How to Make the Requirements Process Faster With Visual Models

Many business analysts mistakenly believe that adding a visual model to a specification – or preparing one specifically for a requirements meeting – means significant extra work.  But in reality, using the right visual modeling tools pays immediate dividends by making the requirements process faster.

Let’s take a look at some of the circumstances that slow the requirements process down and how visuals can create breakthroughs that help you get things done faster.

Speed Up Requirements Discovery With A Clarifying Model

First and foremost, the time I turn to visual modeling is when stakeholders are failing to understand each other. While clarifying language and asking good questions can clear up many ambiguities, sometimes it’s simply not enough to talk through a problem or issue.

For example, on one project we were figuring out how to provide customer access to a collection of information previously restricted to internal users. The way the customers thought about the information was very different than how the system that had been created 10+ years earlier stored the information. Every time we started a conversation, stakeholders would be talking in a mix of customer terminology and database fields and everyone would be so confused that we didn’t get very far.

I decided it was time to take a step back. I created a very rough draft of a business domain model in the customer’s terms and we walked through it step-by-step, making adjustments as we went along. For the purposes of the discussion we ignored the database fields or how the information was actually stored. The meeting took nearly 2 hours but at the end we had a working set of language from which we could discuss actual requirements and the requirements process started moving briskly. The visual model was critical to help everyone see how the concepts related and learn to use a shared language.

(By the way, this is a scenario we dive into more deeply in the Visual Modeling Guidebook included with the Visual Model Sample Pack.)

Break Down a Complex Problem Faster with a Diagram

A second scenario where visual models can speed up the requirements process is when there is a complex problem to analyze. I can’t count how many times I’ve stared at a blank sheet of paper or requirements template only to not have any clue what goes where. In these cases, starting a diagram, often on a sheet of scrap paper, helps me think better and analyze the problem more completely.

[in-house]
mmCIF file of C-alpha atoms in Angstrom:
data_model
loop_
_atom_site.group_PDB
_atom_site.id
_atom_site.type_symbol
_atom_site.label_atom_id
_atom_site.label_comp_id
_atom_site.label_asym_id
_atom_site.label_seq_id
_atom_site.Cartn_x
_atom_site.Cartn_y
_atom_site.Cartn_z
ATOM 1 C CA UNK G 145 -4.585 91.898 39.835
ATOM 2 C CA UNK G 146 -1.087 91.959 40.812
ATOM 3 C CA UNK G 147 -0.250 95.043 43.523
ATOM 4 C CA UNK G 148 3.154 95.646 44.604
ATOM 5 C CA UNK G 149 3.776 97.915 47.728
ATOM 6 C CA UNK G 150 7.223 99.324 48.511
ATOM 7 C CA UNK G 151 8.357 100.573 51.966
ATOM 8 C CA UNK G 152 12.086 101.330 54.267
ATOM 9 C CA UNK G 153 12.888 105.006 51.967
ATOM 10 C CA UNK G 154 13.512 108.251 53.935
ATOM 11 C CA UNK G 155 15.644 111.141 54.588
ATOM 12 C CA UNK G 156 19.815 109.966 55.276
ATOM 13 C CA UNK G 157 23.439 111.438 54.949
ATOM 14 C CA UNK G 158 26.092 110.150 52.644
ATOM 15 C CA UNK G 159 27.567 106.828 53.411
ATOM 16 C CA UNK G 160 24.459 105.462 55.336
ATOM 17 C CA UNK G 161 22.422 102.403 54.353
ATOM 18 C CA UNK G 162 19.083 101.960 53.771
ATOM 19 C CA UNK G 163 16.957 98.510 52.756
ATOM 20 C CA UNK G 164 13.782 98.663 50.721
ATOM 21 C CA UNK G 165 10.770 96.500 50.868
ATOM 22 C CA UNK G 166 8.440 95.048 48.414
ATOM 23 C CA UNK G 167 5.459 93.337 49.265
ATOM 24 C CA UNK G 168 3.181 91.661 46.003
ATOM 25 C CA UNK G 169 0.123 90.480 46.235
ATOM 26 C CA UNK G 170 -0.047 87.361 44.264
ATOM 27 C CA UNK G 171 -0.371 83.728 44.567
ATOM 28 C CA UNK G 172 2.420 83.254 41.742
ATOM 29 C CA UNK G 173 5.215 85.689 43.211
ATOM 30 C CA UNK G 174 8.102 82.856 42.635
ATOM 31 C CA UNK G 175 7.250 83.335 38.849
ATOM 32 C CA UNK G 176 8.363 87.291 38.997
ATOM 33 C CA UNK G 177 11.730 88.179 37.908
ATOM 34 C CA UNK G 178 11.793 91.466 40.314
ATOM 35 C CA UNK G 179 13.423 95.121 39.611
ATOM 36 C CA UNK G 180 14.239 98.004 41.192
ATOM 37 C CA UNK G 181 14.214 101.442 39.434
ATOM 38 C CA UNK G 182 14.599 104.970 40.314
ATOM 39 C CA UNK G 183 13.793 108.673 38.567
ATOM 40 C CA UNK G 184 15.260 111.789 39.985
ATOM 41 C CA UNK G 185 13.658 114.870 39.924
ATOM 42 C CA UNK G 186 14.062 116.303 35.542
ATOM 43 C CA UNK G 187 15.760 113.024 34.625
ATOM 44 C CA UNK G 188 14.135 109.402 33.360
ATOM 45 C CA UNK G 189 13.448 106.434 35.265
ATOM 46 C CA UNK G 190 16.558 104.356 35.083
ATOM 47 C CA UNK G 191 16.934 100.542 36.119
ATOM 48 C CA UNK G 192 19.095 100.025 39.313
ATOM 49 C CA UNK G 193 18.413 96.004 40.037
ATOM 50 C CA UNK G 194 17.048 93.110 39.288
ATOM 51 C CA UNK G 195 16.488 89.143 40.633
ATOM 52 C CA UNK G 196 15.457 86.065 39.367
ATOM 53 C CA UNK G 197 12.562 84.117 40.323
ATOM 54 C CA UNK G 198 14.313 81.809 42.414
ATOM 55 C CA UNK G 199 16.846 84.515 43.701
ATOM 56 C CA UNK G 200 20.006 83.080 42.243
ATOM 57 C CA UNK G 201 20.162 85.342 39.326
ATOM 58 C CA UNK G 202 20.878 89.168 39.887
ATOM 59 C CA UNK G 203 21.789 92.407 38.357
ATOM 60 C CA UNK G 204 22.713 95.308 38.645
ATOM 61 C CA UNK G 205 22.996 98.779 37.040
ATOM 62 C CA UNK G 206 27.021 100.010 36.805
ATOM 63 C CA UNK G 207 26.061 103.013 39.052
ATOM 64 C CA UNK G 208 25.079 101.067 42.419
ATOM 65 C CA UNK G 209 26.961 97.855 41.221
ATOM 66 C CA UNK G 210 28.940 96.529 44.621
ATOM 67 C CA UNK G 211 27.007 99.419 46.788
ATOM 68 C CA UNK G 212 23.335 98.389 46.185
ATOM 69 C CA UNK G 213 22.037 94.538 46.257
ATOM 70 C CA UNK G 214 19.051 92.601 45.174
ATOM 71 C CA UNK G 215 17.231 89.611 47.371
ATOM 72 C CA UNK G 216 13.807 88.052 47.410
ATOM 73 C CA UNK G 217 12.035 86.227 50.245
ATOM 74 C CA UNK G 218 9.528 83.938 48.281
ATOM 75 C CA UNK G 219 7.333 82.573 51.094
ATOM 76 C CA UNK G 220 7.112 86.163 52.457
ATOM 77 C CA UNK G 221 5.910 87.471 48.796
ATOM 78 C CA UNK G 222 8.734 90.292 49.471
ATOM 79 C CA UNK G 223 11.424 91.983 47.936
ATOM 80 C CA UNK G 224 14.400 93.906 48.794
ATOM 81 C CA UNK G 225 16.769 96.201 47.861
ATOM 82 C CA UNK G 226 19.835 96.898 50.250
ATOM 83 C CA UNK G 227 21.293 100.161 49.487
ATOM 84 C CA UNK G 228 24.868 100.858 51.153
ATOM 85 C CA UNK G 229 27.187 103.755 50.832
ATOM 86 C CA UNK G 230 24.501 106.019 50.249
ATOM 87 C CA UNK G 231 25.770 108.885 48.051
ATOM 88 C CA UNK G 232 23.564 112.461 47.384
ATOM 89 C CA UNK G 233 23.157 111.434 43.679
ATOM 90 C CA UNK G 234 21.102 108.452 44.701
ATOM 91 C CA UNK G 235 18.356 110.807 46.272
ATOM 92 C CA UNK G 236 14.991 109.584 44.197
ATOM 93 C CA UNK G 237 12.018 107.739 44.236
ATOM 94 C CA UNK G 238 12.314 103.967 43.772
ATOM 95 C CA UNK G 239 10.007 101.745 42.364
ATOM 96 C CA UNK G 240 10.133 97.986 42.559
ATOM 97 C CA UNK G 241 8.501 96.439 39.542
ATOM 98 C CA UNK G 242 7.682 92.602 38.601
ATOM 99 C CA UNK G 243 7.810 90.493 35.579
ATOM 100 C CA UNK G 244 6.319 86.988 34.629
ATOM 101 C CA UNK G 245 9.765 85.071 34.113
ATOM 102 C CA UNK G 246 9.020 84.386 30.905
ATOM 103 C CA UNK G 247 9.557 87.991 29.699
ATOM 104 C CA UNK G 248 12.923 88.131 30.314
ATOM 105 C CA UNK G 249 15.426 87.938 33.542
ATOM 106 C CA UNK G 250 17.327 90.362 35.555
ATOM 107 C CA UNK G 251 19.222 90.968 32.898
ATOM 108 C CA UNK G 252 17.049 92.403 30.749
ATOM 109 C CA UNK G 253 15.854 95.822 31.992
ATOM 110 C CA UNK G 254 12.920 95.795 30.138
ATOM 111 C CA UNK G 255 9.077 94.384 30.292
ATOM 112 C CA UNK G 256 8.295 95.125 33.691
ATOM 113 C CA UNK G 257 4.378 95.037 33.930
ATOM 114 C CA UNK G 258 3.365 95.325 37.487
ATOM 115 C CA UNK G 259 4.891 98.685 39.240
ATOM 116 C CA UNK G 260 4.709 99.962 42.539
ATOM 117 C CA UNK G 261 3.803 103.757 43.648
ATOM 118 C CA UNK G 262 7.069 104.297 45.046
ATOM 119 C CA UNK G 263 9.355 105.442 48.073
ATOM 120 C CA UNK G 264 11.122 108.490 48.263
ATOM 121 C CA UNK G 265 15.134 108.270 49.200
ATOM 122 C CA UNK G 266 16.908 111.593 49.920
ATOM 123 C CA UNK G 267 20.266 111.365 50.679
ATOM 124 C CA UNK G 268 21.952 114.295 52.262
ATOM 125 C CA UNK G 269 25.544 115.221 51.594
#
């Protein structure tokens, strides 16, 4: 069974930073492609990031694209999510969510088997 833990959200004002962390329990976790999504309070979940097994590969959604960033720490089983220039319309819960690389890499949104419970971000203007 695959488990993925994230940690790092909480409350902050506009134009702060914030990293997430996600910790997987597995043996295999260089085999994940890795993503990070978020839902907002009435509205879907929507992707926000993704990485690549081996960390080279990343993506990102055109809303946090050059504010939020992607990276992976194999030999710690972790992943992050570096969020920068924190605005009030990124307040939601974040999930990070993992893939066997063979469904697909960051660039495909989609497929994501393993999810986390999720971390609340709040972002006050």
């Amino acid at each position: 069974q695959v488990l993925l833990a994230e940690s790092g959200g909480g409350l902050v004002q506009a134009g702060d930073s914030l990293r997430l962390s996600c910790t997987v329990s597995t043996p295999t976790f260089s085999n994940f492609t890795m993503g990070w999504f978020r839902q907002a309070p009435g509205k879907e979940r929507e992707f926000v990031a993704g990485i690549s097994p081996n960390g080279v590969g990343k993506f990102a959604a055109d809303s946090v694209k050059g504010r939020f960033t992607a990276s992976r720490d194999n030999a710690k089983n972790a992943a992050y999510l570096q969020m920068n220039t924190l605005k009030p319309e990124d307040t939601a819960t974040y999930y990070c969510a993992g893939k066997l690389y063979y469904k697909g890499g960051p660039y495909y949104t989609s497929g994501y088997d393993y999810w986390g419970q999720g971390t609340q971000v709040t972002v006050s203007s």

For example, I drew and redrew the process model version of the BA Career Roadmap at least 5 times before using a tool to capture it electronically. Then and only then did my designer start working to bring it to life as a roadmap.

Drawing the process was not academic. I was working through different aspects of the process and rethinking how to present the information. It was much faster to draw new versions of the process model than, say, write up a formal textual model or narrative. Those elements were important and they came later, once I’d worked through the most complex issues.

While I don’t always share these rough diagrams with my stakeholders, sometimes I do, and that brings me to the next scenario.

Accelerate Requirements Reviews by Providing Context

Just like you can get stuck staring at a blank template, your stakeholders can get stuck reading a filled-in document.

  • What does this requirement mean?
  • How does it fit into the other requirements?
  • Is it right or is it wrong?

Requirements reviews can create a lot of anxiety for stakeholders. On the one hand, they know they need to provide good feedback to get what they want. On the other, they may not fully understand what they are reading.

Diagrams can help speed up their understanding and help stakeholders feel more comfortable with the business analysis process. Diagrams like workflow models put processes in context. Diagrams like business domain models clarify complex concepts in business terms. Diagrams like a wireframe provide an idea of what the requirements might look like on the screen, making it much more clear how the details fit together.

And all of this means that you get better feedback on your textual requirements earlier in the process.

Recapture Time You’re Losing Now By Using Visual Models

The time you spend creating visuals has an immediate payoff – so while they do take time to create, you recapture the time you would have spent in meetings wrangling concepts that the visuals easily explain. Just like good cooks get all their ingredients prepared in advance and good painters prep the walls and trim with tape and paper, good analysts prep visual models so they get as much as possible right the first time.

As we consider what the industry is asking us to do as business analysts – digging further into discovering and delivering value, paying attention to business outcomes and increasing  stakeholder involvement – getting good at visual modeling gives us an edge that people notice. It’s one of the tools in our tool belt we need to hone because it helps us think more clearly and communicate more easily.

I’m excited to be able to help you learn to use visual models on this part of your BA journey. The Visual Model Sample Pack contains 22 real-world visual model samples covering everything from UML diagrams to whiteboard drawings shared from the files of a working BA. You’ll be able to more easily incorporate visuals into your requirements process and get the process moving faster.

Click here to learn more about the Visual Model Sample Pack

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Laura Brandenburg

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